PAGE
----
The term itself alludes to moving toward wholeness. If you want to practice this technique, you'd best find a holotropic breathwork therapist to guide you. People should use this method in a group or under the supervision and guidance of an experienced holotropic breathwork instructor.
The technique itself is simple. You spend 1-2 hours breathing at accelerated speed using your stomach to forcefully exhale and inhale. Music enhances the process of entering an altered state of consciousness. Throughout your holotropic exercise, you can expect a variety of experiences such as outburst of laughter, crying, muscle cramps, visions and more.
While some warn of possible health risks such as hyperventilation, others attest to the immense therapeutic benefits of holotropic breathwork. If you’re considering this method, consult your physician and contact an experienced holotropic breathwork practitioner.
Rebirthing is similar to holotropic breathwork with the omission of music and emphasis on achieving a relaxed exhalation each time. Like the previous method, rebirthing also originates in the 1970s, developed by Dr. Orr. He claims its creation was guided by Mahavatar Babaji, an immortal yogi. The concept behind this method is simple: by breathing in this way, you simulate your own birth and rebirth. Orr believed that during this rebirthing process, traumas and hurt dissipate, and you emerge a new, happy person.
This is the oldest known breathwork method. Prana signifies “life energy”, and Yama means “control”. Using a variety of exercises, you control your breath to bring about a healing process, and judging by the latest research, the ancient yogi who developed this technique knew what they were doing. Controlled breathing practices can have a positive impact on our stress response, help us focus, and induce more positive emotions.
Omkar: chanting and extending your exhale with the OM mantra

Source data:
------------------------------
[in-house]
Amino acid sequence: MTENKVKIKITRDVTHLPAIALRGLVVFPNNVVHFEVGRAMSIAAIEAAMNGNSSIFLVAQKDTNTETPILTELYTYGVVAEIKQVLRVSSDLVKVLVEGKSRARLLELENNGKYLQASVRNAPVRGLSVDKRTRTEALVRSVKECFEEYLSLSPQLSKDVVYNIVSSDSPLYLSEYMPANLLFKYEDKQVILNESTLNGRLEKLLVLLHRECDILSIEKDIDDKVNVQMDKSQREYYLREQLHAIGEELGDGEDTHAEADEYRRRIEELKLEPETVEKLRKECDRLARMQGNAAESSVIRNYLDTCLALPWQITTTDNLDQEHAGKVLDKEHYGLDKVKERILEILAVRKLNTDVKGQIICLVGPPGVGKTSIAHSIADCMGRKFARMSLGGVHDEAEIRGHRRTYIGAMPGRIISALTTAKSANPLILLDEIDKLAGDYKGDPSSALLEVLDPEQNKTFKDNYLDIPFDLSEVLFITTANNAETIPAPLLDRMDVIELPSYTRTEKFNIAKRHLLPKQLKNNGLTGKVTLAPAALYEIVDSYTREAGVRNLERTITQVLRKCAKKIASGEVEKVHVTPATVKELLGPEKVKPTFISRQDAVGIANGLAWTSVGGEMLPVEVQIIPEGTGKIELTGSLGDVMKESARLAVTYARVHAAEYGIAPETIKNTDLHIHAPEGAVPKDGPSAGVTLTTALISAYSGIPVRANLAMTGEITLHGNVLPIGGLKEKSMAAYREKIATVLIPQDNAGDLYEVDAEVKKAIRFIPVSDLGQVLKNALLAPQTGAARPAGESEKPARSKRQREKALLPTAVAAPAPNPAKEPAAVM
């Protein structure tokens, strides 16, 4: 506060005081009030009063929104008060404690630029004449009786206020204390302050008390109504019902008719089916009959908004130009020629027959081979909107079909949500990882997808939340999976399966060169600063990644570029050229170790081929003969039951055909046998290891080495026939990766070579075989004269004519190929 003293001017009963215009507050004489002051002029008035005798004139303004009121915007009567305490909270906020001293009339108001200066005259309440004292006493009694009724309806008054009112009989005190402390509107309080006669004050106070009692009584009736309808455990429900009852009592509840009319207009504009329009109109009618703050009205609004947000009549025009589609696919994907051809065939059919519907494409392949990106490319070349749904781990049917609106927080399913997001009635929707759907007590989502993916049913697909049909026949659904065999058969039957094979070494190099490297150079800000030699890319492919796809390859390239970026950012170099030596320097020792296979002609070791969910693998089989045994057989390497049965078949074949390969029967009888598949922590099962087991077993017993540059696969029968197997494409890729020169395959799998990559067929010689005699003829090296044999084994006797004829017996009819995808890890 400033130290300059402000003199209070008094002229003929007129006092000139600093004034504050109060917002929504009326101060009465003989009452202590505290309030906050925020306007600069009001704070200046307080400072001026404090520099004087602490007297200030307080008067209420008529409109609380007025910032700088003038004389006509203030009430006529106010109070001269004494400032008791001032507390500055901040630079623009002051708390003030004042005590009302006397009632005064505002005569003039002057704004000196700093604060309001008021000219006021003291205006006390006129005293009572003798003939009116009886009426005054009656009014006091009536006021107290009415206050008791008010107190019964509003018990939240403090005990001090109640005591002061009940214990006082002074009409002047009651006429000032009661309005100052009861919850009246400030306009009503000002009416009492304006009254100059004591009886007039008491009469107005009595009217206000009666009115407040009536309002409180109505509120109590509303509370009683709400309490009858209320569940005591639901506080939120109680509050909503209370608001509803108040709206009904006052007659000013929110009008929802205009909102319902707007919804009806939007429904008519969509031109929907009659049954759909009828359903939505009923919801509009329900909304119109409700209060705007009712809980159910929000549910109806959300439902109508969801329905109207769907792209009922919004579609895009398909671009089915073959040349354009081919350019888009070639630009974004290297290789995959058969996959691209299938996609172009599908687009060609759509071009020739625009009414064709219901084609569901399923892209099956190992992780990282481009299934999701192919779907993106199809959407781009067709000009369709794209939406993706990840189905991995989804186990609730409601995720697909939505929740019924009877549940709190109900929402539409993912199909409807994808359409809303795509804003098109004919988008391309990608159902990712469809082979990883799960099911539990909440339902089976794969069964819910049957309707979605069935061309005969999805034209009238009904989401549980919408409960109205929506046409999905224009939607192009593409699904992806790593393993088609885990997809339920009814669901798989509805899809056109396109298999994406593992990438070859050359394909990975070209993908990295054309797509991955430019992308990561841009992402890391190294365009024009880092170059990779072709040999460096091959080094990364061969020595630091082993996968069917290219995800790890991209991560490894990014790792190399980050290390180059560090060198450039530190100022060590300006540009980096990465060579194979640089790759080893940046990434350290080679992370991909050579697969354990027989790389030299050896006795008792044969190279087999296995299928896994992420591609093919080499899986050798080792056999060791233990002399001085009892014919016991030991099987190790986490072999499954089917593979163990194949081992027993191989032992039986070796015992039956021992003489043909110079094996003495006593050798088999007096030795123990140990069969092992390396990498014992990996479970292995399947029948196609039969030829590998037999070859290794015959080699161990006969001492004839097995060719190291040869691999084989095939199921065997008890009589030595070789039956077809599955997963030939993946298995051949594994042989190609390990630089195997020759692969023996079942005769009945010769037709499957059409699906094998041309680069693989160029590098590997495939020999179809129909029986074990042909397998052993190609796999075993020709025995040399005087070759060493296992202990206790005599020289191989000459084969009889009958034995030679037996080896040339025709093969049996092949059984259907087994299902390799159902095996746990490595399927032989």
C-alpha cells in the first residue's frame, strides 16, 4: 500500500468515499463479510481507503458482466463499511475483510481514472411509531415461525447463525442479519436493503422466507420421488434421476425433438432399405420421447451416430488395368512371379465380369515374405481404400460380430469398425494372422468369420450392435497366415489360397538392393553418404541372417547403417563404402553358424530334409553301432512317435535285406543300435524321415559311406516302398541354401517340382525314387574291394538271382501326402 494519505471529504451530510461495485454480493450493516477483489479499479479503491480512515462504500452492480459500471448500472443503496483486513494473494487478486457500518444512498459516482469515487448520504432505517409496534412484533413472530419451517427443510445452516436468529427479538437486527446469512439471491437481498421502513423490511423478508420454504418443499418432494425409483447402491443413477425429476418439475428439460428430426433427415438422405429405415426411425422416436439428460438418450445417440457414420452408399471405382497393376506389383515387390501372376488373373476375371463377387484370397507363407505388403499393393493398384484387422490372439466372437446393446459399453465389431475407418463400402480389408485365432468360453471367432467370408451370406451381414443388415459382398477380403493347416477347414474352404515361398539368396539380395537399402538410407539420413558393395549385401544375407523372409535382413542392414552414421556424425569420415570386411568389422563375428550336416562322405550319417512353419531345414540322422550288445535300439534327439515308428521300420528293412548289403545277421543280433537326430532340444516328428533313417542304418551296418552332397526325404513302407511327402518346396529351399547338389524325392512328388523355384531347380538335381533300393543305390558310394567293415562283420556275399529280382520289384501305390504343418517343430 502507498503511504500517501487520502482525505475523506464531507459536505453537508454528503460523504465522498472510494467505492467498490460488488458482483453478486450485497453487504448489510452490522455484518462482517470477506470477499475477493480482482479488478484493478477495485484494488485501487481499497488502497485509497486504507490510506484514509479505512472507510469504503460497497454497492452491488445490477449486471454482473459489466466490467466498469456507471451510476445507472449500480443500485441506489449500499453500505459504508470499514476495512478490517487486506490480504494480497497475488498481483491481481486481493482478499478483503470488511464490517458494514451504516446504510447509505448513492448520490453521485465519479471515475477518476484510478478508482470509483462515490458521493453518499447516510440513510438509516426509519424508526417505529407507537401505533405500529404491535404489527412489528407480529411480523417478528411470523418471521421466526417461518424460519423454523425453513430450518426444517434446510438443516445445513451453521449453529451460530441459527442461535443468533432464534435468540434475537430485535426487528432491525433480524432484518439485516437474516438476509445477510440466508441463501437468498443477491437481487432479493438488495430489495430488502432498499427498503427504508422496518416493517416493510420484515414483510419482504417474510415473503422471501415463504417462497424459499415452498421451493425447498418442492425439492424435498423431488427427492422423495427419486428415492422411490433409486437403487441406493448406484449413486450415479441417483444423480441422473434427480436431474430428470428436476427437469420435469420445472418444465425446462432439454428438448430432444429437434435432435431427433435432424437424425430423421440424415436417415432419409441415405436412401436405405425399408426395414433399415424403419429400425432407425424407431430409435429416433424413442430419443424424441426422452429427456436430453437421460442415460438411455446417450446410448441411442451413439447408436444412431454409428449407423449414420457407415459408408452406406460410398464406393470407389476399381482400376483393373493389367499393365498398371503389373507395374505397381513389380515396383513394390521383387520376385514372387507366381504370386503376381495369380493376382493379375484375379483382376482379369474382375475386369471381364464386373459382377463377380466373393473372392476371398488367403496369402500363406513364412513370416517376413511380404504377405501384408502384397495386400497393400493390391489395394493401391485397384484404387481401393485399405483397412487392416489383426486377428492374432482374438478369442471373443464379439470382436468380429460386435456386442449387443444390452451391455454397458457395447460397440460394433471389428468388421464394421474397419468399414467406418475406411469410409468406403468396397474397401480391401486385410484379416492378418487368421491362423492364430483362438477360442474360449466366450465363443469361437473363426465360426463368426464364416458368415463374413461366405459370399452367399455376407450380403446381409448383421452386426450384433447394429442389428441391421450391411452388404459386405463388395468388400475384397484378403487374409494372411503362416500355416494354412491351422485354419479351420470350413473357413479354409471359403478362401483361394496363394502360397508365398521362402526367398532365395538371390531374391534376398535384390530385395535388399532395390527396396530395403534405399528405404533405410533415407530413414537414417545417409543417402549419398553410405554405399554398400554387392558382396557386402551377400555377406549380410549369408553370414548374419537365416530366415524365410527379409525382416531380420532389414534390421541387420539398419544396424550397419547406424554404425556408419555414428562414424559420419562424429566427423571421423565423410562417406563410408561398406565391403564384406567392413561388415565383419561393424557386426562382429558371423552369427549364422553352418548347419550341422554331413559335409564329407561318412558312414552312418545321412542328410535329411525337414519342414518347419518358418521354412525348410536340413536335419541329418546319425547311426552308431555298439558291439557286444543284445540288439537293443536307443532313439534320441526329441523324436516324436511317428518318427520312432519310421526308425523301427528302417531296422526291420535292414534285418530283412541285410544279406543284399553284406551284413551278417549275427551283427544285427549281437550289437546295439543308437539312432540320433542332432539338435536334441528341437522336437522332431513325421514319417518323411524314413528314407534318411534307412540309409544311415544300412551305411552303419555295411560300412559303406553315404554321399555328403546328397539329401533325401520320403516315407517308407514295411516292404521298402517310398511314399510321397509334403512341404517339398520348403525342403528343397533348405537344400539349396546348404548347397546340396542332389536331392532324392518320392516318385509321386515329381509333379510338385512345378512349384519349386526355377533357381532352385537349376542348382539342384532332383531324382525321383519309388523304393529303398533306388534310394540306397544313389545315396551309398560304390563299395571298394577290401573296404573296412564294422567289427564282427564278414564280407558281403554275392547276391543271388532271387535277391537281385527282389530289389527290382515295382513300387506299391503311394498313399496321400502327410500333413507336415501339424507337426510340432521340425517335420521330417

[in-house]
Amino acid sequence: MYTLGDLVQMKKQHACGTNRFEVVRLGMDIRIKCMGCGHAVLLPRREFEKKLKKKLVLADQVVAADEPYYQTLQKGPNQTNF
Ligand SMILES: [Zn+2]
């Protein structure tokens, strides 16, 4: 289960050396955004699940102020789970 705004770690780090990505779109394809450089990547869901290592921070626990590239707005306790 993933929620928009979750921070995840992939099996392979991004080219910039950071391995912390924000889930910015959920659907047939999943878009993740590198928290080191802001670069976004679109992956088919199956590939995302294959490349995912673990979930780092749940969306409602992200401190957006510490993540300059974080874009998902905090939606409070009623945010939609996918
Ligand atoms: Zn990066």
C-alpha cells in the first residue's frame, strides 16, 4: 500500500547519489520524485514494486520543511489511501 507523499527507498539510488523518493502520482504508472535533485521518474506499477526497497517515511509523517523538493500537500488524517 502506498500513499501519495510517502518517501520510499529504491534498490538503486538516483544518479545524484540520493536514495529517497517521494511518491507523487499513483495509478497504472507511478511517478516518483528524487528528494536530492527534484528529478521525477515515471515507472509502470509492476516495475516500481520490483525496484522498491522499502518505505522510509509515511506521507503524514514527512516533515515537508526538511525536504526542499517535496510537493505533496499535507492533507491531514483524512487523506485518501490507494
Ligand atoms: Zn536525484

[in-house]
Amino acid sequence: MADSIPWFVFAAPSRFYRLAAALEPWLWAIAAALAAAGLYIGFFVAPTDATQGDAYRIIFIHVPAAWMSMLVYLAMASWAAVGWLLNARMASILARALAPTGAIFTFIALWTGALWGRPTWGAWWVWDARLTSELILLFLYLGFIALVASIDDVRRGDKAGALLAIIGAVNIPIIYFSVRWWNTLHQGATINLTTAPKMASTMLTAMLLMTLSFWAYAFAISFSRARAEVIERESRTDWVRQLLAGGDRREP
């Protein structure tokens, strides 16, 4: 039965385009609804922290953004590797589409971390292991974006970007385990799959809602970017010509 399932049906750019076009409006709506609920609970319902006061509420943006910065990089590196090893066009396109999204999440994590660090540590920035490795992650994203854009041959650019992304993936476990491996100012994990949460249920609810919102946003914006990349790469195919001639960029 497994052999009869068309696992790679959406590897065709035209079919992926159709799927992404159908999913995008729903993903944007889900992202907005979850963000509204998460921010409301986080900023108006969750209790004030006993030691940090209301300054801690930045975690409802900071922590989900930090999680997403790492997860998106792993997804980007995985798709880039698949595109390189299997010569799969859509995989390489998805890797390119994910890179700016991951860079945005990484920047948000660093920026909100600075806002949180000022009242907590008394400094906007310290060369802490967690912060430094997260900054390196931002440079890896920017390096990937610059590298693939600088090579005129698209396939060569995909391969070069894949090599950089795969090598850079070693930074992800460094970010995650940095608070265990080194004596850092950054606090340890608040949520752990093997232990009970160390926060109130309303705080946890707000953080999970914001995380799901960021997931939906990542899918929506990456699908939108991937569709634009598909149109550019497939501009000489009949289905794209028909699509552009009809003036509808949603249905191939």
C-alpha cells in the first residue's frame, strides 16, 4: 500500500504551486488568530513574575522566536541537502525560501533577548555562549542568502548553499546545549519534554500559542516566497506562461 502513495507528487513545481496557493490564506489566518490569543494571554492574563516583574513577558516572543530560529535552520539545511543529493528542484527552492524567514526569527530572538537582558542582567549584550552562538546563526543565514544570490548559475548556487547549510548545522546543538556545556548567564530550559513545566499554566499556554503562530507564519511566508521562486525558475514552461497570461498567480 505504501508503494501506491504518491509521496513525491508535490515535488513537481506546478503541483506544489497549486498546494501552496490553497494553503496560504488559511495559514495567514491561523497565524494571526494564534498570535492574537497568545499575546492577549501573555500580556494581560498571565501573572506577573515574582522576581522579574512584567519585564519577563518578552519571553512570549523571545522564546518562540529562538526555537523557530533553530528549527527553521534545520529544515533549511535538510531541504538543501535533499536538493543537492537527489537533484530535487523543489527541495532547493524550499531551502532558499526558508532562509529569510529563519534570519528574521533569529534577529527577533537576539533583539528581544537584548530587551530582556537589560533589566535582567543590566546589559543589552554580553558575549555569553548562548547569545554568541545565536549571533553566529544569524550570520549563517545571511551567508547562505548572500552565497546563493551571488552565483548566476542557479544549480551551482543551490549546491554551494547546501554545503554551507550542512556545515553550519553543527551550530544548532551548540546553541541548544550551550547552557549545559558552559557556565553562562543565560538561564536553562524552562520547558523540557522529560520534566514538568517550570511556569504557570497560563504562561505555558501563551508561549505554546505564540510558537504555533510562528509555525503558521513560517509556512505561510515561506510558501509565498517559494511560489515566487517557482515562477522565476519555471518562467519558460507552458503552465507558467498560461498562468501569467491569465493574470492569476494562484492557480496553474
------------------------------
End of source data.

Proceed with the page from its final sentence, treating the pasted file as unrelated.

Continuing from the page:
Kumbhaka: holding your breath after inhaling or exhaling
Nadi Sodhana: alternate nostril breathing
Kati Mudra: Inhaling or drinking air into your gut to detox
These are just some of the many pranayama techniques.
Diaphragmatic (belly) breathing is one of the breathwork methods that has made its way into conventional medicine. Ample research proves its benefits and effectiveness when it comes to combating stress and inducing relaxation.
You can do diaphragmatic breathing exercises lying flat on the ground for comfort, or practice belly breathing throughout your day to promote a state of calm.
The Wim Hof Method combines cold therapy and breathing exercises. Unlike rebirthing and holotropic breathwork, the creator of this method has made science a cornerstone of his work.
Wim Hof started out studying martial arts and yoga from a young age. After he was left looking after four children following the suicide of his wife, Hof sought ways to ease his depression. Soon, he discovered that he was drawn to cold water and began researching the reasons. This led to him developing the Wim Hof Method. Scientific research proves the benefits, from reduced inflammation to prolonged states of bliss.
So, how does one perform the Wim Hof Method? Take deep inhales and exhales without pause or interruption 20-30 times. Each time, keep some oxygen in your lungs right up until your last exhale. At that point, fully empty your lungs and hold your breath for as long as you can. Then, take your last inhale and hold your breath for 15-30 seconds, squeezing your forehead a little to stimulate blood flowing to your brain. You can complete a cycle in around 5 minutes or more, and repeat two to three times.
Interestingly, the Wim Hof method is not only popular because of common breathwork benefits, but also thanks to its performance-enhancing effects for athletes. Hof discovered significant improvements in performance when partaking in extreme physical challenges.
We stress the importance of consulting a doctor before taking up any of these practices.